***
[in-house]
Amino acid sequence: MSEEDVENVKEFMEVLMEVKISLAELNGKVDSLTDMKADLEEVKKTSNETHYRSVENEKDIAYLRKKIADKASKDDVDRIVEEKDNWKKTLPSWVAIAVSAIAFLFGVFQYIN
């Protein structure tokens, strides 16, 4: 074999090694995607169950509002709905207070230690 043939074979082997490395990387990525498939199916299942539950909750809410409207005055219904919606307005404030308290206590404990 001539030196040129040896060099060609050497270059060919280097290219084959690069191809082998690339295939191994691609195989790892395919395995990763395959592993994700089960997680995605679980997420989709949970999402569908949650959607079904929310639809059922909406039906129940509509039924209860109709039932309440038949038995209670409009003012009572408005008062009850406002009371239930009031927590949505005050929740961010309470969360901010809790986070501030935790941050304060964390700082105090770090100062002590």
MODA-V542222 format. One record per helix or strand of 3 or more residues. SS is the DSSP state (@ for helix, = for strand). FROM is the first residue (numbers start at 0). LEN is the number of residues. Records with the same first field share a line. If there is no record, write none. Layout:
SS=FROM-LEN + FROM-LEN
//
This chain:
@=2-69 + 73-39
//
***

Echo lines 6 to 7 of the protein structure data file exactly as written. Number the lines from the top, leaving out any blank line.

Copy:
//
This chain: